A recent KPMG survey found that 61 percent of construction project owners had at least one under-performing project in the last year. One of the main reason many projects under perform is poor planning.
You don't want your next project to be part of that group, right?
To prevent under performance, it's important to understand the four phases of construction for a standard building project. This information will help you stay on track with your project, which leads to happy customers and a better performance record.
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Four phases of construction
When starting a construction project, you first need to decide whether or not the project is even needed.
During the initiation phase, you and your team will obtain a feasibility report. The information in this report will help you identify whether there is a specific need for which the proposed project can provide a solution.
If you determine that there is such a need and that your project is a feasible one, you'll then move on to assigning people to different tasks. For example, you'll designate a project manager, and assign others to different work groups.
Once your project has been approved, you'll need to start planning how you're going to execute it. You'll work with a team to identify a number of things, including:
- The work and resources needed
- Estimated costs for all those resources
- An approximate timeline
During this phase, you'll also need to talk about hiring additional staff, such as designers and contractors, and make sure you have all the proper licenses and permits required to start building.
The project manager will be the one to put together a final budget and outline all the steps needed to complete the project.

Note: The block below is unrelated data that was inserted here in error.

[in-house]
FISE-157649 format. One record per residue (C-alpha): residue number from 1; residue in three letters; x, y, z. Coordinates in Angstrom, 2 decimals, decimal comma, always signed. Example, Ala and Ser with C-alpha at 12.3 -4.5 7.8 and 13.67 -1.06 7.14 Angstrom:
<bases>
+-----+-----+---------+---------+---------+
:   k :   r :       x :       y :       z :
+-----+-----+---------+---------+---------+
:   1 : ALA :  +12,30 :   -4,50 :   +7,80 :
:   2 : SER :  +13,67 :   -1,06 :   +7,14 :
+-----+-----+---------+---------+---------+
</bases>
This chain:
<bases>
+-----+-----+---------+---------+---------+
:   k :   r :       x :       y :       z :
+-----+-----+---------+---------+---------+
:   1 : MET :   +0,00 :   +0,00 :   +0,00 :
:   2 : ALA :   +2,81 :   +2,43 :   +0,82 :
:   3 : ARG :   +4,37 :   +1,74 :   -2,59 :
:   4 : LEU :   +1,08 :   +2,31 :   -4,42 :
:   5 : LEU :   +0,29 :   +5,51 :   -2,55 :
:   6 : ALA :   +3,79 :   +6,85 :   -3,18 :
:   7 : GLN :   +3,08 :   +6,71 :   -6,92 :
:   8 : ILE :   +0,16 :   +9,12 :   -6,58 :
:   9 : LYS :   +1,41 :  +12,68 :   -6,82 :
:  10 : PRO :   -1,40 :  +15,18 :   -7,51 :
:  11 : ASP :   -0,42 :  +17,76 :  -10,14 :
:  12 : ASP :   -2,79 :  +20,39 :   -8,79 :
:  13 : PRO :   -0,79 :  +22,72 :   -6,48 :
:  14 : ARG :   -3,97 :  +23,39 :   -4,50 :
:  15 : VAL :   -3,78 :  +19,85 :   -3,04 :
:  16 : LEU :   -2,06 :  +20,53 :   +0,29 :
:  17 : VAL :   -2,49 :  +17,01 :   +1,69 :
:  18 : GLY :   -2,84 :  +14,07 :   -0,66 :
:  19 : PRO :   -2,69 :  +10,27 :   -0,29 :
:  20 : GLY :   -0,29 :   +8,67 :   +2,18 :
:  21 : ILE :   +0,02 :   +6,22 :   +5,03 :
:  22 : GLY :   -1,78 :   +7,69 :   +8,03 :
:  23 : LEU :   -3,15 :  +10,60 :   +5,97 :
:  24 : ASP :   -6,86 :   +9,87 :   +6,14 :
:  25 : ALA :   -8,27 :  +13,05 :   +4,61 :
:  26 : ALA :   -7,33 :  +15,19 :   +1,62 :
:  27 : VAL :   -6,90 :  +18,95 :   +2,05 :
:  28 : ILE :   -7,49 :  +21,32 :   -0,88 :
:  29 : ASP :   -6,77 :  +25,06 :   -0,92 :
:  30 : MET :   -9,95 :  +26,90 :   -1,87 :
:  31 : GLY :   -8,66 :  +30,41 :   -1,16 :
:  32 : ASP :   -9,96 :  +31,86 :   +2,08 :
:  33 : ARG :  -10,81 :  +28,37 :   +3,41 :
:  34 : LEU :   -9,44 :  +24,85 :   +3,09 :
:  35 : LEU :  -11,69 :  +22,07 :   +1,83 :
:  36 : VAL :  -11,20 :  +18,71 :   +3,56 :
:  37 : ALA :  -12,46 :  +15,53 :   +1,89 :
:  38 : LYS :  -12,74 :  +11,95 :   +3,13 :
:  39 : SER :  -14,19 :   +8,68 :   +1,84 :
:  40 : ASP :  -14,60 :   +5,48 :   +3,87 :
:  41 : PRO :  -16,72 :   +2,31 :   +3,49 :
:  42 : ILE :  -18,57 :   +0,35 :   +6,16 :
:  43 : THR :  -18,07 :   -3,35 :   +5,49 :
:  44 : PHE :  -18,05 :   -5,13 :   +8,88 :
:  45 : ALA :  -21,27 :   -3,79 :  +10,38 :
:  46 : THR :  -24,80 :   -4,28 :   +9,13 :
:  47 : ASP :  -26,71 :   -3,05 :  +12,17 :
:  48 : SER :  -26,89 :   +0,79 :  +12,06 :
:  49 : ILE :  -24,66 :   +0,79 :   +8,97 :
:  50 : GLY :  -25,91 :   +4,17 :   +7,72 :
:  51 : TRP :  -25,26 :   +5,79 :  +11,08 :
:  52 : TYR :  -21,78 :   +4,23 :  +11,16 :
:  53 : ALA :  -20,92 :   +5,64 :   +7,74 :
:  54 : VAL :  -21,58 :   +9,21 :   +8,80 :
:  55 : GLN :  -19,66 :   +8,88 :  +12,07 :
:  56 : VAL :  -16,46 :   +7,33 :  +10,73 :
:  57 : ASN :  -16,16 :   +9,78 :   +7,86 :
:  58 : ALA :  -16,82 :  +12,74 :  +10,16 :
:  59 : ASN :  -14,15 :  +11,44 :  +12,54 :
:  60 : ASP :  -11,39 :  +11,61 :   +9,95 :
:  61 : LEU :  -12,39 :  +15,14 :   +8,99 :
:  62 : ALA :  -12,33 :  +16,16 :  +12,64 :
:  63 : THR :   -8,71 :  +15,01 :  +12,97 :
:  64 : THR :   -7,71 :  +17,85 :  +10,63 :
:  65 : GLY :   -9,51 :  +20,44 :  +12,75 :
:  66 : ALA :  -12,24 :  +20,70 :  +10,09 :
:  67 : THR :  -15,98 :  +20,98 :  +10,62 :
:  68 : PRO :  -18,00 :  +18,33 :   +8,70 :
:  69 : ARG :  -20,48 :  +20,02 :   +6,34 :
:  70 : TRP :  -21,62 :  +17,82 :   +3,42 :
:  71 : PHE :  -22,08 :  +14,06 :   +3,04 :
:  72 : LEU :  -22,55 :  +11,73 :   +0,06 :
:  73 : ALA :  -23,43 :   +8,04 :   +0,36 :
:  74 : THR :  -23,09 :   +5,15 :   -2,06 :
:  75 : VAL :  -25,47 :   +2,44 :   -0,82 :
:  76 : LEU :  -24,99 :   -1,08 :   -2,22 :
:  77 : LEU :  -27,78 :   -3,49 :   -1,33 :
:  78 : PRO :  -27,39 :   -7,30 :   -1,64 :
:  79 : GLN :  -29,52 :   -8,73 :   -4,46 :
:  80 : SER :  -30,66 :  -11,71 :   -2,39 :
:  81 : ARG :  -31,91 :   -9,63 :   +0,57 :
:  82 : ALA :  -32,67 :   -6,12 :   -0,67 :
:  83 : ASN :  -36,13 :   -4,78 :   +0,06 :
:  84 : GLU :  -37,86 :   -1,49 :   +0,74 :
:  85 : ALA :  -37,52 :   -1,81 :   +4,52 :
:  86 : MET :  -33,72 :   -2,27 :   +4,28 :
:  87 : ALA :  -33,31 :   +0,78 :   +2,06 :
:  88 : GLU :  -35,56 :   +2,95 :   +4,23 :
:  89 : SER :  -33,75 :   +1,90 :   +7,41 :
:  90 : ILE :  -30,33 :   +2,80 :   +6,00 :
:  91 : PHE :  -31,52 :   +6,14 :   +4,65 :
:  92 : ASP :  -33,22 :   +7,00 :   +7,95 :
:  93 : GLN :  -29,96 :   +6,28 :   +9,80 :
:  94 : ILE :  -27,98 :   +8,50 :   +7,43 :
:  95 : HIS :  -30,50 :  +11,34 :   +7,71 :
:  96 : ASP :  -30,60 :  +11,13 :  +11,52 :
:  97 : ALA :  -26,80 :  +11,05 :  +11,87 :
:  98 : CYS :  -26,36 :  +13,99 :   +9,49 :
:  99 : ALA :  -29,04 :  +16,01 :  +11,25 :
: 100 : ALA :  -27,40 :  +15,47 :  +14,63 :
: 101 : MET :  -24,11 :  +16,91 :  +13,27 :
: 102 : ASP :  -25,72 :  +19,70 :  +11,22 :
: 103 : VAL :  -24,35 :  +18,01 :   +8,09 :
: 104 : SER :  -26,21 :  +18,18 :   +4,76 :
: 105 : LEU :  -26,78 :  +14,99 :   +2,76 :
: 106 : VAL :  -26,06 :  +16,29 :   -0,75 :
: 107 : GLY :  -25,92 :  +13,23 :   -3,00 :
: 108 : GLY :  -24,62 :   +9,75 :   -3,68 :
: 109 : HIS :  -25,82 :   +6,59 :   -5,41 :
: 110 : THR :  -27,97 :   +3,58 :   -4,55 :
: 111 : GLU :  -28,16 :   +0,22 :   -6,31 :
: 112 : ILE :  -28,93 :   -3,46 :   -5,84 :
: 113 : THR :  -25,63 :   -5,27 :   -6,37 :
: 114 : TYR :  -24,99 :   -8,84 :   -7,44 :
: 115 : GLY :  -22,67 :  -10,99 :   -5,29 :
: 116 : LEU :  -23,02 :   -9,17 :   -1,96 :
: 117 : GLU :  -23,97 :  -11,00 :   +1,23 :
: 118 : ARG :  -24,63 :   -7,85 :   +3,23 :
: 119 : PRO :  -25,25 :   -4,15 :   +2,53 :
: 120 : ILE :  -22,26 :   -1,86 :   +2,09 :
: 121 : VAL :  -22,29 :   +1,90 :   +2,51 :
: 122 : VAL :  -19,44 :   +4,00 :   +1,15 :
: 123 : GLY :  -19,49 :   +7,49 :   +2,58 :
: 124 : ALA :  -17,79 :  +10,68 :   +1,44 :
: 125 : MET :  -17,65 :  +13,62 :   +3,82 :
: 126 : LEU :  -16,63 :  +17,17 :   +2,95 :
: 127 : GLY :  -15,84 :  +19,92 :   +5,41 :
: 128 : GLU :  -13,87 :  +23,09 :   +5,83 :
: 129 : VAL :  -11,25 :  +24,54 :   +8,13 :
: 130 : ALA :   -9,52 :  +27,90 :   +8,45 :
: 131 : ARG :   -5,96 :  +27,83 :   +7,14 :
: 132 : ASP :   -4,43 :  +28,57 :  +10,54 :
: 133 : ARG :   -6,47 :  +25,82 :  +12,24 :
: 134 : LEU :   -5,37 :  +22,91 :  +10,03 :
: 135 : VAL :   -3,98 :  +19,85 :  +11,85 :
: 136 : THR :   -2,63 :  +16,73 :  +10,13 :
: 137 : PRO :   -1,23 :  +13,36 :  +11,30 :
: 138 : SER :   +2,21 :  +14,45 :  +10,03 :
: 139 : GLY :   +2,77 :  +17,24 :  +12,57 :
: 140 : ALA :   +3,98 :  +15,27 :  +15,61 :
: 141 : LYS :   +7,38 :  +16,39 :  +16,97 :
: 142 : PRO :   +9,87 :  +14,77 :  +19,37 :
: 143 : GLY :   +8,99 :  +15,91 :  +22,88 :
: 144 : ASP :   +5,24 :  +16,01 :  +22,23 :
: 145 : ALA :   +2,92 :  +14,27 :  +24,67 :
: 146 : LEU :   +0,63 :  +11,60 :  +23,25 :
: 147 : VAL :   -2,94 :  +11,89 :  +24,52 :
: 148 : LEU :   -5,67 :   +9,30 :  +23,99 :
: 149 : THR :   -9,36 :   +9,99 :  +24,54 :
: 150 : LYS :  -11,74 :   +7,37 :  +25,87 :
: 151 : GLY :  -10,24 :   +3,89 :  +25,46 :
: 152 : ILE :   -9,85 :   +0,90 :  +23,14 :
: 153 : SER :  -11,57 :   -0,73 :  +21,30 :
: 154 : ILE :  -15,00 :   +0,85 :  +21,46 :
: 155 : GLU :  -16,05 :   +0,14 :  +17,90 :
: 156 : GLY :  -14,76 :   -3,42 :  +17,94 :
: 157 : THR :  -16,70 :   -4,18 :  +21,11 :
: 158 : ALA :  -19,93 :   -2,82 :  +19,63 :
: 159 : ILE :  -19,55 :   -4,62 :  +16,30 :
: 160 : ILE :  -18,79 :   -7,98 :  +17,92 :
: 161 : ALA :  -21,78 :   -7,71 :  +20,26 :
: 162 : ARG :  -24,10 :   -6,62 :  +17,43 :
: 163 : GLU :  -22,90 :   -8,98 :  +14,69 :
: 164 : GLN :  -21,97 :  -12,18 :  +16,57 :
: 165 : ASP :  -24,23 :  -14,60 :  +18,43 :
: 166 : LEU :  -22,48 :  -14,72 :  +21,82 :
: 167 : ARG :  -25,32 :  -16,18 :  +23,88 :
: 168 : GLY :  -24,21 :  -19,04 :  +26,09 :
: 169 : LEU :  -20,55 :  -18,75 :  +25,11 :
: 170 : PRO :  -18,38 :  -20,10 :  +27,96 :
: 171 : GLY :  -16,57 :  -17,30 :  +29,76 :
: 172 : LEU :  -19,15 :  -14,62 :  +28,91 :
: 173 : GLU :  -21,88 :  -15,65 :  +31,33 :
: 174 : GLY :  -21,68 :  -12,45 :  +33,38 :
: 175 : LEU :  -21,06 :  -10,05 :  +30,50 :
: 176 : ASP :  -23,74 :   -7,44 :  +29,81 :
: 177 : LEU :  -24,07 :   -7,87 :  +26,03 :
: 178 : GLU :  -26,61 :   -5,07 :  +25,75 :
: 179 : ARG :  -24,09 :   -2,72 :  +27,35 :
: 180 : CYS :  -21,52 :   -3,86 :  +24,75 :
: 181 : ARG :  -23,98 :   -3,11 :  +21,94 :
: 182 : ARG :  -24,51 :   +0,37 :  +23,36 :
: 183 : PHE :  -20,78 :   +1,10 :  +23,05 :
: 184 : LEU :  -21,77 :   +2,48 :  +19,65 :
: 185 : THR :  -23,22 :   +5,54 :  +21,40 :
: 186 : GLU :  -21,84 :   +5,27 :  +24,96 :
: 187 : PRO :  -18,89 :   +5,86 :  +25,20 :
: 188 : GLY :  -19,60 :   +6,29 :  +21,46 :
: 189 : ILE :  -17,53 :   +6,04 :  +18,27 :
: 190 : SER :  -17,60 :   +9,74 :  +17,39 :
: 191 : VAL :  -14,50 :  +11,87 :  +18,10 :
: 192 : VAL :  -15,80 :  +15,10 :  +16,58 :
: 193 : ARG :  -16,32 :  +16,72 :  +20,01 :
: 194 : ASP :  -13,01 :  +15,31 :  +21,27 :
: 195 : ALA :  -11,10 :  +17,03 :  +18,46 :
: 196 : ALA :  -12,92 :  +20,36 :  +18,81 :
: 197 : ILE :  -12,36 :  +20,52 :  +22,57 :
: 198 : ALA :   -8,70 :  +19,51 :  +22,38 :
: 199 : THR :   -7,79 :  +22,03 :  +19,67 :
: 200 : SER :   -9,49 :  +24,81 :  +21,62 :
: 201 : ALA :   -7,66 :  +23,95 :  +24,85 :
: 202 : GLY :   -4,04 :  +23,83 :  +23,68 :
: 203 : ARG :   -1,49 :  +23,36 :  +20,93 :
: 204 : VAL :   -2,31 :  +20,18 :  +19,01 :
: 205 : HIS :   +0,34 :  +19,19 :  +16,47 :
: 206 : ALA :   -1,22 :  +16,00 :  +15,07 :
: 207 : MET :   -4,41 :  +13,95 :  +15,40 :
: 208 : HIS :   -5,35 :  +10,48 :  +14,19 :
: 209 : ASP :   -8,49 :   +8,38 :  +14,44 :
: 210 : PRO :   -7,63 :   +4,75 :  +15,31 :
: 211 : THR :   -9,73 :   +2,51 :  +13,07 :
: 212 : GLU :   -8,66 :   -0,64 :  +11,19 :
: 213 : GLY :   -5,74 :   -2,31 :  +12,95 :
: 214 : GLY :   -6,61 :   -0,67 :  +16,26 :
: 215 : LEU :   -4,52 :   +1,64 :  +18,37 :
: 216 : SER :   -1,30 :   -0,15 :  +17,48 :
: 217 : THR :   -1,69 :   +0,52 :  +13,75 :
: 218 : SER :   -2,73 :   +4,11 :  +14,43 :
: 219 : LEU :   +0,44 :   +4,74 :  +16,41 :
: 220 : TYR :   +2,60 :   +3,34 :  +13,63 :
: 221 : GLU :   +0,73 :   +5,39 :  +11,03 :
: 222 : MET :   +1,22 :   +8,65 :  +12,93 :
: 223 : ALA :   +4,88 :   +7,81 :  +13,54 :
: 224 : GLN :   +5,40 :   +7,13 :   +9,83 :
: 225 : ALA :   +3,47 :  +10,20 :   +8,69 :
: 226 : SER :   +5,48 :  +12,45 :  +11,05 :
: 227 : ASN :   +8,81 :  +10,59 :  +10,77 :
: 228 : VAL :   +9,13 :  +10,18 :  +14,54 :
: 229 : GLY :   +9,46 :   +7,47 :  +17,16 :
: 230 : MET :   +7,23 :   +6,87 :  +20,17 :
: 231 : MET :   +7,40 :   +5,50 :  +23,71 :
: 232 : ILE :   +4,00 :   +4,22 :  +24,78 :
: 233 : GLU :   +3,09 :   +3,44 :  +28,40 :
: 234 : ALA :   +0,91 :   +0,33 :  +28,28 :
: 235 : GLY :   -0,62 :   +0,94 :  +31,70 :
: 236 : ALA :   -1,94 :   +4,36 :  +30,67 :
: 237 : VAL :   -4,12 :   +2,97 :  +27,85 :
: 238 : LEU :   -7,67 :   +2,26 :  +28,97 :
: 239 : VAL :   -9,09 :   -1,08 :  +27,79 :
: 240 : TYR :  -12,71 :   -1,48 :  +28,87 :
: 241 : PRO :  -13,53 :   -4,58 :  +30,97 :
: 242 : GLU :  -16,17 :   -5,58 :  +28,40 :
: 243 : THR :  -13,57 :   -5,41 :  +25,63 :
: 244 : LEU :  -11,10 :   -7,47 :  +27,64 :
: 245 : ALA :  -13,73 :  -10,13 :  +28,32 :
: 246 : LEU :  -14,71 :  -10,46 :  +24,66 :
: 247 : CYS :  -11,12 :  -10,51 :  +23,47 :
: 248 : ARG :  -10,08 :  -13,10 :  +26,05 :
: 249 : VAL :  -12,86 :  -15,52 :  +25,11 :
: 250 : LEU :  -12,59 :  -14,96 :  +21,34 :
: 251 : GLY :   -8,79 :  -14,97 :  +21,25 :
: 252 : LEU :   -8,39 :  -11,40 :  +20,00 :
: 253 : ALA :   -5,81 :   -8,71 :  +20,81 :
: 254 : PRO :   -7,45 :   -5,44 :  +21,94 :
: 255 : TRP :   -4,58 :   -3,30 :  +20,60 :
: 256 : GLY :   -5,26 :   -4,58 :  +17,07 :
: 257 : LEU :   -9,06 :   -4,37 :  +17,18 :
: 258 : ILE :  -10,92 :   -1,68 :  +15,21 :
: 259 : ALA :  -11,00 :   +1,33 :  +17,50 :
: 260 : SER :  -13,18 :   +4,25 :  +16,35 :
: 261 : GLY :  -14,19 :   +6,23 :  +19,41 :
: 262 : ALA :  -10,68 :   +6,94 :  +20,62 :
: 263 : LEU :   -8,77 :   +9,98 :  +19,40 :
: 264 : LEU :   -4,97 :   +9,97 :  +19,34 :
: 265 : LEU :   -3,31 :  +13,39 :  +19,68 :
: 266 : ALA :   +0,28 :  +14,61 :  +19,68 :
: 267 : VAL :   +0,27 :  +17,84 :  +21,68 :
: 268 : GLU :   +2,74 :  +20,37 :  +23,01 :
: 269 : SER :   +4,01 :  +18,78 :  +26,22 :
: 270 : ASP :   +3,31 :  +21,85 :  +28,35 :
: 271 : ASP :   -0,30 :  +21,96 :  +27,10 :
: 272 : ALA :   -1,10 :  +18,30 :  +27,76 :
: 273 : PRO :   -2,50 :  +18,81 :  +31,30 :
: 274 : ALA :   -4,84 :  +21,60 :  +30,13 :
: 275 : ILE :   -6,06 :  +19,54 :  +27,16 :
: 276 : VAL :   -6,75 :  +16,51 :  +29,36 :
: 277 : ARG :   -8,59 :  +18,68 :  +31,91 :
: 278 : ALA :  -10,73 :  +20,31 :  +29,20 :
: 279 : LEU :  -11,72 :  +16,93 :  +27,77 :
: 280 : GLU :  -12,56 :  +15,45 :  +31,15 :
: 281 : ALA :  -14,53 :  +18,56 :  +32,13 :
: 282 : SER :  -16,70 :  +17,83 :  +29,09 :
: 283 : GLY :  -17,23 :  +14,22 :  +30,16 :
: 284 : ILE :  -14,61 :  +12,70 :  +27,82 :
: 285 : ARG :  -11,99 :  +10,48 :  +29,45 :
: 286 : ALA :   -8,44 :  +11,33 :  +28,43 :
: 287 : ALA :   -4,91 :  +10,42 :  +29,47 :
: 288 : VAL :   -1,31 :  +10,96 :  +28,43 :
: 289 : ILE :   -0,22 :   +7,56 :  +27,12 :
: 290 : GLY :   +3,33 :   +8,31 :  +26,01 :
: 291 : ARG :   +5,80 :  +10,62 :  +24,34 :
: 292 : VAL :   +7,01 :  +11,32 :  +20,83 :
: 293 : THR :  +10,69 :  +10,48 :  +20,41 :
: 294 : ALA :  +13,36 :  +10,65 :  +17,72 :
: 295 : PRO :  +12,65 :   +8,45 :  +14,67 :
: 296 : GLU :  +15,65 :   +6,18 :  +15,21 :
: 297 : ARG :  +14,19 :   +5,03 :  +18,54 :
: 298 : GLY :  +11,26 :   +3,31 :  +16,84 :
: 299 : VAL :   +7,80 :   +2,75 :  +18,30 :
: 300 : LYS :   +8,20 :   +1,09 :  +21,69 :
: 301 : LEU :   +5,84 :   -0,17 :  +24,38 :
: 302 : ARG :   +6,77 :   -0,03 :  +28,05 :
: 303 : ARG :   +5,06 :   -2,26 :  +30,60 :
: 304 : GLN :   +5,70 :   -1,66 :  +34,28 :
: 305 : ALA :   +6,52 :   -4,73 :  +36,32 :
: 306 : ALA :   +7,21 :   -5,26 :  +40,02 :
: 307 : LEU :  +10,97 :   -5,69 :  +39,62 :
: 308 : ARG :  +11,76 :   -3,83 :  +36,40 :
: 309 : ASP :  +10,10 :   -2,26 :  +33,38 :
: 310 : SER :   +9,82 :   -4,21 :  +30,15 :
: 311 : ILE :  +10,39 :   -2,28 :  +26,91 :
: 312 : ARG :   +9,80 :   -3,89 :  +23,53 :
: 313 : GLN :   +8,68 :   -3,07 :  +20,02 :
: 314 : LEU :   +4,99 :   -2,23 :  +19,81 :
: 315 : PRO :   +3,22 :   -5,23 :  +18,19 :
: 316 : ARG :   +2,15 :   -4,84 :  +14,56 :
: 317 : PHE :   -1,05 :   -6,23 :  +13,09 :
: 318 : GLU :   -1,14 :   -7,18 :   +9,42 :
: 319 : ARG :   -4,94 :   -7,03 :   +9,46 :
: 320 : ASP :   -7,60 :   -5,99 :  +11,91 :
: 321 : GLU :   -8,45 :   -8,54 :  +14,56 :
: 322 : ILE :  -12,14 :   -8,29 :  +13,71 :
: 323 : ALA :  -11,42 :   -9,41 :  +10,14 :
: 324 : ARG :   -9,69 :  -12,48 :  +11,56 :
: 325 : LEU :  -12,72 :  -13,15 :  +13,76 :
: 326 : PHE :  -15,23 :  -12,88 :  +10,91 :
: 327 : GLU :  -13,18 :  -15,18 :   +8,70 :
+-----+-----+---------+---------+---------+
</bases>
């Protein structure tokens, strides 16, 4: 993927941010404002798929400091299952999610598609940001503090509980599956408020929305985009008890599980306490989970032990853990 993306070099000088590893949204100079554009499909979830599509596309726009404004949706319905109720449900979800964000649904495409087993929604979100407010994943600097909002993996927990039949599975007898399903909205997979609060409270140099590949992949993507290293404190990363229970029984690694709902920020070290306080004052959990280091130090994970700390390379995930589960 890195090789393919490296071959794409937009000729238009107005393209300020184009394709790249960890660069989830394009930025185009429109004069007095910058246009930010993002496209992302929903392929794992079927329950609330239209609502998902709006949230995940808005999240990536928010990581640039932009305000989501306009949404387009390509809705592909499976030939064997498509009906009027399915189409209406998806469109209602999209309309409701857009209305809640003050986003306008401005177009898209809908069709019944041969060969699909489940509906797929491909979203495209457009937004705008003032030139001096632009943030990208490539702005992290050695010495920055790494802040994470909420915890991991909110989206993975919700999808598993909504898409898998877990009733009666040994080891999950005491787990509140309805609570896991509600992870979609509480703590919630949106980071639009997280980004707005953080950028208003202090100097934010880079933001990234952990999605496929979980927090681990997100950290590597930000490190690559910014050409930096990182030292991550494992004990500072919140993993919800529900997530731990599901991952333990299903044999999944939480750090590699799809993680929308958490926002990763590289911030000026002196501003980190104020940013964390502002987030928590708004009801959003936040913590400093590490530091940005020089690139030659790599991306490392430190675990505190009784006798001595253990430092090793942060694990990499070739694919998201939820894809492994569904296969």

Once your project is thoroughly planned, it's time to execute and start building.
During this phase, communication is essential. Clear communication will ensure that everyone is sticking to the plan and carrying the project out as intended.
It's also important for the project manager to carefully monitor the project to ensure that everyone and everything is on track. The manager will need to make adjustments to the project plan as needed and communicate these adjustments to the rest of the team.
Throughout the project, the manager will write regular status reports for the customer. He or she will also carefully review all aspects of it to the ensure that quality work that is up to the customer's standards is being done.
Once the project is finished and the customer is satisfied, it's time for the final phase: closure. Several things happen during this phase to wrap up the project, including:
- Handing over project documentation
- Terminating supplier contracts
- Releasing project resources
- Communicating information about the project's closure to all stakeholders
- Examining what worked and what didn't
The final point in the above list is perhaps the most important part of the whole project. Careful analysis helps everyone improve for future efforts and ensures that any mistakes made during the process are not repeated.